Peter Dreher Painting

My Thoughts for Today (click to watch)





PAINTINGS – Every Day is a Good Day

Peter Drehere, painting

© Peter Drehere from ‘Every Day is a Good Day’ 1974-2013

Plenty of artists do pretty much the same thing most days.

Normally that’s just the making of art – The German Peter Dreher (born 1932) is different, even though he’s been painting the same empty glass tumbler in the same conditions on a near-daily basis since 1974.

There are 5,000 so far, and a sample of 144 (along with other work) can be seen at the Milton Keynes Gallery to 24 November. 
MK Gallery is one of the UK’s leading public galleries.

The subject is just the impulse for the activity, which Dreher considers to be exercises in abstract mark-making, albeit they always turn out to depict his glass.

Hence the Zen title for the whole series ‘Every Day is a Good Day’, and hence Dreher’s statement that he ‘wouldn’t be all that upset if they were to disappear.’ Turns out he isn’t obsessive at all.

Peter Drehere, Painting

Peter Drehere: from ‘Every Day is a Good Day’ 1974-2013


PETER DREHER – WHY The Same Glass Every Day?

Peter Dreher

Peter Dreher

Why would an artist paint the same object for more than 30 years?

His series challenges us to think about the differences between receptive and productive processing in how we perceive the world around us. To explain his work, Dreher adopted the term, “phenomenological reduction” from Edmund Husserl’s philosophy on a special form of knowledge.

He believes that our perception of the world is pre-structured with knowledge that we already have. Therefore we do not necessarily see objectively.

Instead what we see is embedded with our own experiences, interests, expectations, and values. The glass is always in the same place in his studio and it is always painted life-sized and when viewers look at the series, their initial response is likely to be that they are all the same.

Peter Dreher, paintings oil on canvas

Peter Dreher, detail from installation Tag Um Tag Ist Guter Tag, February 1996, oil on canvas, all 8 x 10”. Courtesy of Monique Knowlton Gallery.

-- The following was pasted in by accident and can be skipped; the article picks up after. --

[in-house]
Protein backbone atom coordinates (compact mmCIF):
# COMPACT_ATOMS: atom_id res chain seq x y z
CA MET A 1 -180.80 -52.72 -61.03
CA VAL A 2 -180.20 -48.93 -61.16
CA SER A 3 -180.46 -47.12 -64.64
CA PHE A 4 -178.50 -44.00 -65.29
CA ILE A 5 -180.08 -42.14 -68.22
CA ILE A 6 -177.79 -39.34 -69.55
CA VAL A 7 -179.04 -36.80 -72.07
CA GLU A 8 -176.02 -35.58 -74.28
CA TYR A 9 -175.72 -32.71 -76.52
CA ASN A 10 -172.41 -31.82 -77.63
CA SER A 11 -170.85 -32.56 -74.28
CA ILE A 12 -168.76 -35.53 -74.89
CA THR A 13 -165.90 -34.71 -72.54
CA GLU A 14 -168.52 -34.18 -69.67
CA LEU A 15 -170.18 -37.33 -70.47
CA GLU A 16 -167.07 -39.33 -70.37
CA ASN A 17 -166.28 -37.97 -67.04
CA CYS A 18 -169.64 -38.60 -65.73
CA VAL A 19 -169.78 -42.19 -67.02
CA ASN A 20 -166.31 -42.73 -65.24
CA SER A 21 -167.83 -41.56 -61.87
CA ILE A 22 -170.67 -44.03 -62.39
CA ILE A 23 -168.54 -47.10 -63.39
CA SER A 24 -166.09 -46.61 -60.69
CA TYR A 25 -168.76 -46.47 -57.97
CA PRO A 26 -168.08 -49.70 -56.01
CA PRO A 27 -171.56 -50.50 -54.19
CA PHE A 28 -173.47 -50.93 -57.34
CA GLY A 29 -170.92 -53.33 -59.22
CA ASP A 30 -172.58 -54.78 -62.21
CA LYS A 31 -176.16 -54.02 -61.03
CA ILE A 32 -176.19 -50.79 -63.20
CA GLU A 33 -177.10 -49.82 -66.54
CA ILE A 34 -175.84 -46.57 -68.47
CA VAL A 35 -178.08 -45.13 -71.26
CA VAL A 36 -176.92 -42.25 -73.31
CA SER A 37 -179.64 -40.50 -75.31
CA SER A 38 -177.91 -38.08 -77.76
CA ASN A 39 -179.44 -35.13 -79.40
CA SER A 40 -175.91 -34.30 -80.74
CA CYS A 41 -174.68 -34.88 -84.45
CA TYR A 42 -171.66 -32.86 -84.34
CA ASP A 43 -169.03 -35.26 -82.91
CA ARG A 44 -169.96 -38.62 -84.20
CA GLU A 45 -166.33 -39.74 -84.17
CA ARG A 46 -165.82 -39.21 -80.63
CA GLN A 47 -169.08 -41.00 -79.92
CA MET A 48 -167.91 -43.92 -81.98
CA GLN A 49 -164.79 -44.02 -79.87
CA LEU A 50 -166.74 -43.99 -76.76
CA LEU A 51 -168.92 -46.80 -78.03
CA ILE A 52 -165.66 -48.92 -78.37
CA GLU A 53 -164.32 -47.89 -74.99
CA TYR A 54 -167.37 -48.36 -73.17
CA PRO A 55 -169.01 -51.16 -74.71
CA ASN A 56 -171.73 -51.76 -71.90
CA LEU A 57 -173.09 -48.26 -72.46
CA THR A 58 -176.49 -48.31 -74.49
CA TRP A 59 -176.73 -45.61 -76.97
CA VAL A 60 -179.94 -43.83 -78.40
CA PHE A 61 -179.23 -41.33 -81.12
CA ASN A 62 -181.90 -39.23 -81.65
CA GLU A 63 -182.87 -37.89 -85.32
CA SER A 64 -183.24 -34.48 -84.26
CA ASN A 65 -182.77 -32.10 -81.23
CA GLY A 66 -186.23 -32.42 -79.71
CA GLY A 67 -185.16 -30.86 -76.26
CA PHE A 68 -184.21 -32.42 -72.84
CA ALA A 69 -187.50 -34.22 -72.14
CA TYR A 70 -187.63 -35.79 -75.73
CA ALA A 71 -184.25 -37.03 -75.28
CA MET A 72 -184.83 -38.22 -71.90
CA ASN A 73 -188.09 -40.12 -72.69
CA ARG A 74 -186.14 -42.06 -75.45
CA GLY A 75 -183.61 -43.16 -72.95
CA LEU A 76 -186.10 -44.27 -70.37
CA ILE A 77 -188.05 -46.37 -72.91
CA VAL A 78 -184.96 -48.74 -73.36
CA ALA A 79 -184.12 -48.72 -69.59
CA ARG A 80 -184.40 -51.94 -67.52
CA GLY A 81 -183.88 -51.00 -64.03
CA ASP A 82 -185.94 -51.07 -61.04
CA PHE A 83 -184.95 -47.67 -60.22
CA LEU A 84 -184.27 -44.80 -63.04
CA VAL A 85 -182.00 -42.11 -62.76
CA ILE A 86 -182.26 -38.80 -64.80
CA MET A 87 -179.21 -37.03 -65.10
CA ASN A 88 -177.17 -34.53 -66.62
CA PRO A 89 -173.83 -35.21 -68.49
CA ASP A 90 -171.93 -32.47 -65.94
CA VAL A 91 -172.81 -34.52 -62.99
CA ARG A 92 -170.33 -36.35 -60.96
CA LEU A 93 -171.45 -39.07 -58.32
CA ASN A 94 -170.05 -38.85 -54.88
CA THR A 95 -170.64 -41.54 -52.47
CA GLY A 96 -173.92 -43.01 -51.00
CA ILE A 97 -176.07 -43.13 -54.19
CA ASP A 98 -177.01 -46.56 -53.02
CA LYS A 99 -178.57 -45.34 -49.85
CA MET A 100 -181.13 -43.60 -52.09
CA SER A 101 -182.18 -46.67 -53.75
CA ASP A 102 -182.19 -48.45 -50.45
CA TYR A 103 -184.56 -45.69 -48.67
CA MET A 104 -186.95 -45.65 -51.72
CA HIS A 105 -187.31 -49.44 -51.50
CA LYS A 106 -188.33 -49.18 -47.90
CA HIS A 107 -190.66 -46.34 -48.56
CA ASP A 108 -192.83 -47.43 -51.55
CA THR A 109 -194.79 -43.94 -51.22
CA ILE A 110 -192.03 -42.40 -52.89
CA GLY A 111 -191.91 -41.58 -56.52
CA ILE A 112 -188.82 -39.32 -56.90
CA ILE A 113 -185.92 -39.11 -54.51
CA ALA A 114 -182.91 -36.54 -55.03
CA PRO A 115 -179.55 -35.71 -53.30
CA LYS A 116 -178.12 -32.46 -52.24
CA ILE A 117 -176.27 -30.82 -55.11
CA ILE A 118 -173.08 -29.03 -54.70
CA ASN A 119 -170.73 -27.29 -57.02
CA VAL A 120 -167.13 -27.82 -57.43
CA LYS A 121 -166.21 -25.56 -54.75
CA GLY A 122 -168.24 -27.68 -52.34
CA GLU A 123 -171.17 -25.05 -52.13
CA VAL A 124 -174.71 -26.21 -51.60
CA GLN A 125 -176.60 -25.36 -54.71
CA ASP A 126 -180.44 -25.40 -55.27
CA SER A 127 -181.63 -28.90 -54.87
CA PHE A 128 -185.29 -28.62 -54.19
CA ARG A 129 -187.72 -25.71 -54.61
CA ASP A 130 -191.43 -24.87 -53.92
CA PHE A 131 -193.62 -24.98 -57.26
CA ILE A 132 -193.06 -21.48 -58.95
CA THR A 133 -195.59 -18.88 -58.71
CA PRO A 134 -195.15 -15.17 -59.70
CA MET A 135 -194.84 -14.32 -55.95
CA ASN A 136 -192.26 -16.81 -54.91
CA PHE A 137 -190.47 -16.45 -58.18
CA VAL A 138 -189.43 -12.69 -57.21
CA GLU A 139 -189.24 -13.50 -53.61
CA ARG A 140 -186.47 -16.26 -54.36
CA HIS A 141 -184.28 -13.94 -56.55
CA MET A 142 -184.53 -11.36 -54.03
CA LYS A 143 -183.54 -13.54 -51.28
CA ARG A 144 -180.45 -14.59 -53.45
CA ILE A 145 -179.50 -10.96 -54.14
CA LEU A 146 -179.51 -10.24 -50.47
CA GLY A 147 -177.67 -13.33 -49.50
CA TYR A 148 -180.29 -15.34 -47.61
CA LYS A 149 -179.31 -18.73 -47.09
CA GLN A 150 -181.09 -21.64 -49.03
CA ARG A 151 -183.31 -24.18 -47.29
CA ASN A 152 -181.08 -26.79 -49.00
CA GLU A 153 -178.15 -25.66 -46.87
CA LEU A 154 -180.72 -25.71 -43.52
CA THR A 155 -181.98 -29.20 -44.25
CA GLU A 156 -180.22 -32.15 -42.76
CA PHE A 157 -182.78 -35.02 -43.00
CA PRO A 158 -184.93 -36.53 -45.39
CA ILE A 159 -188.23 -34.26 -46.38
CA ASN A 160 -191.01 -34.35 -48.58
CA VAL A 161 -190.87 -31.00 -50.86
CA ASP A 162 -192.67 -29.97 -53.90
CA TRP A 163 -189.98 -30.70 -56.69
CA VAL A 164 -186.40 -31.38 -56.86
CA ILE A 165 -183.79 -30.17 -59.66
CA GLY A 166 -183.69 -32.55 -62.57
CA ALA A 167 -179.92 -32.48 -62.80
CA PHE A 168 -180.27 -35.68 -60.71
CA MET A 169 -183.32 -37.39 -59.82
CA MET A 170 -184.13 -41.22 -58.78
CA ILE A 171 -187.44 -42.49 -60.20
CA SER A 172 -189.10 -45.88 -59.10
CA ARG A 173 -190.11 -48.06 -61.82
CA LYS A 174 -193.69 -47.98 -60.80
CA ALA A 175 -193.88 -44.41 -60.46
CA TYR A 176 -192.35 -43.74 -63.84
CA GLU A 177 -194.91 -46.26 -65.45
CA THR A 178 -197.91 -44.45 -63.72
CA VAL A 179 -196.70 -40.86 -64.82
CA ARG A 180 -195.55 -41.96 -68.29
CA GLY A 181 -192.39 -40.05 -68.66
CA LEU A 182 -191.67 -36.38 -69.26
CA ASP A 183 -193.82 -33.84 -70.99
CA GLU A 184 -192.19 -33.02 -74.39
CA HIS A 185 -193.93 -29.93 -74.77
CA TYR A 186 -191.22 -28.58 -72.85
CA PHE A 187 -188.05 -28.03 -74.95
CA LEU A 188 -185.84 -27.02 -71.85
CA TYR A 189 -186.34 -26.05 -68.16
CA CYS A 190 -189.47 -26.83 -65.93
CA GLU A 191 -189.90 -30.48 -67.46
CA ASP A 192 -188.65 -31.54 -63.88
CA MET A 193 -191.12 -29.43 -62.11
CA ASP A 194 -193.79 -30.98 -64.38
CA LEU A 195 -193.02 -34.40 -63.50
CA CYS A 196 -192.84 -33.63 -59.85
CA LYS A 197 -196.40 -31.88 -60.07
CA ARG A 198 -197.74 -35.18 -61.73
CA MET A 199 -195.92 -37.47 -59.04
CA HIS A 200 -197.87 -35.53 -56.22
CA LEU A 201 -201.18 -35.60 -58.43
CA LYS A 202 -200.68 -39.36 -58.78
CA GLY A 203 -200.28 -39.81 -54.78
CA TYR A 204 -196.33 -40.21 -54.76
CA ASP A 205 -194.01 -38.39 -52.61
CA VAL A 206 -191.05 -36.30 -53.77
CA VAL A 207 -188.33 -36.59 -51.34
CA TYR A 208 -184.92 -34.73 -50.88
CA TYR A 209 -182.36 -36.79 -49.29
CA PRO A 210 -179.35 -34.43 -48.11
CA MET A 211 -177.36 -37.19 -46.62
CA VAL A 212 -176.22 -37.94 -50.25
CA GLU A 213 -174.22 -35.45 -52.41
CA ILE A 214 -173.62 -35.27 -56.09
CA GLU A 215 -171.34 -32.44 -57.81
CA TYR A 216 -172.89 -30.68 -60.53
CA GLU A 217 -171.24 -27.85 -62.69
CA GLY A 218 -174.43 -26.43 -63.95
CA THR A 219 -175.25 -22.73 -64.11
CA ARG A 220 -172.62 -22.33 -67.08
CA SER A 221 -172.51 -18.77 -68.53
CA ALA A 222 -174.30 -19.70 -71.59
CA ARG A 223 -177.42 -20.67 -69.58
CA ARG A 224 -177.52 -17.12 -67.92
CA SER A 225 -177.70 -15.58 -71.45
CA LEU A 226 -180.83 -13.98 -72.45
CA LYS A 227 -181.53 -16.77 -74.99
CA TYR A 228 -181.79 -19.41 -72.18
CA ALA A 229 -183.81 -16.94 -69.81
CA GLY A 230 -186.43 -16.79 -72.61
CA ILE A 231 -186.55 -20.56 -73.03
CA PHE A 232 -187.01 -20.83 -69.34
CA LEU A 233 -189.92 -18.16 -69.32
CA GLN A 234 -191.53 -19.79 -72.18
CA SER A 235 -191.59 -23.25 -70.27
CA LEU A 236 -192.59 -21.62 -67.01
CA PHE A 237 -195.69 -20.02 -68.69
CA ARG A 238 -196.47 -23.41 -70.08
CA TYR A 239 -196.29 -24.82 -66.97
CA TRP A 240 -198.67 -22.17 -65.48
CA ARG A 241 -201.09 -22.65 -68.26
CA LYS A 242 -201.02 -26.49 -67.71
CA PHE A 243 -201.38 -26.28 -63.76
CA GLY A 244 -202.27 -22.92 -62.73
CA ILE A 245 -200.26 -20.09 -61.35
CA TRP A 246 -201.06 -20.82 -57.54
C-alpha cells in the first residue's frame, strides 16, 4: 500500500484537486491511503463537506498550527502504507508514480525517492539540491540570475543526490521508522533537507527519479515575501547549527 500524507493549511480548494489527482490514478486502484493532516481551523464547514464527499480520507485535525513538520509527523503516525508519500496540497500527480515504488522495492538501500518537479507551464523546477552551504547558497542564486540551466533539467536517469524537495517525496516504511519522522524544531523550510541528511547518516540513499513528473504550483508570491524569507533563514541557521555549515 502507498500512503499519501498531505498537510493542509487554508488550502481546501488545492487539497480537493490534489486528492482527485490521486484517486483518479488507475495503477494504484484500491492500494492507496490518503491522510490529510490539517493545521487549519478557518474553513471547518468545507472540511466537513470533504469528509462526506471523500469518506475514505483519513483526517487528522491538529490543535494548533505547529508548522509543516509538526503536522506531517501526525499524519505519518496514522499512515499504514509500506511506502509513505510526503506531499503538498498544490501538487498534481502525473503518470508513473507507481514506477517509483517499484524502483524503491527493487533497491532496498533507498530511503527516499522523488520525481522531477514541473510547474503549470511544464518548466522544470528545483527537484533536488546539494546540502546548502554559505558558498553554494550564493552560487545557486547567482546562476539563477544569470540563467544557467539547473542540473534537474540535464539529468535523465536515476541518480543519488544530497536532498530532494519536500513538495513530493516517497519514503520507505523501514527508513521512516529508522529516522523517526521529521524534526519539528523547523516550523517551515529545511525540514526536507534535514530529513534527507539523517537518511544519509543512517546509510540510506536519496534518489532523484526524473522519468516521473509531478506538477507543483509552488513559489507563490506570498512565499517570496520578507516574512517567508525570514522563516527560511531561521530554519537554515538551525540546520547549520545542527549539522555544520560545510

While they may be correct that the paintings are of the same subject, each painting reveals something different about the glass.

Some glasses are light and clear and some are dark and heavy.

Some of the glasses show clear reflections of windows or other things and some reflections are blurry.

Dreher forces us to look at the work as objectively as possible and allow ourselves to process each painting as if it were a totally new visual experience.

The paintings are realistic in style but by putting them together into a series, the work becomes abstract and conceptual.

Peter Dreher - self portraits

60 self-portraits
on outside walls of the University of Freiburg Library 1977-79



This conceptual approach to the glass series has influences from Chinese Chan (Zen) Buddhism, which emphasizes on being alert in the here as one experiences the present.

The title of this magnum opus, Day by Day is Good Day, is part of a quote shared by the influential ninth-century Chinese Zen master, Yunmen Wenyan. The quote can be found in the 6th Edition of the book, Bi-Yän-Lu (Blue Cliff Record), which is a collection of one hundred aphorisms that help people move towards a mystical experience of unity and “awakening” in life. The Zen Buddhists believe that every single piece and object of the world are of the same values and that we should be mindful of our surroundings and observe them without judgment and allow ourselves to perceive the world objectively.

The Pali canon states how Zen Buddhist monks should be mindful: “He watches untiringly with a clear mind, insightfully grounded in his body watching over the body, with his emotions watching over the emotions, with his awareness over his consciousness and with his mind over his mind. One could all this an all-encompassing and undivided attention for what is experienced in the moment, and an elaborate practice of self-reflection—an extraordinarily modern claim and approach which is taken up by present-day psychotherapy and then adapted to one’s own purposes.”

Peter Dreher embraces this philosophy and integrates it with Husserl’s philosophy to create this masterpiece. In this way, Dreher is often compared to the famous still life reduction artist, Giorgio Morandi, for they both have similar approaches to painting the same everyday objects by capturing the present moment of seeing the object.

Every single time Dreher paints the glass, he tries to perceive it without any preconception and paint what he sees objectively at that moment. Dreher states that painting the glass “is the only place and the only hours in my life when I really feel quiet. Maybe I don’t make the impression of being unquiet, but I am.”

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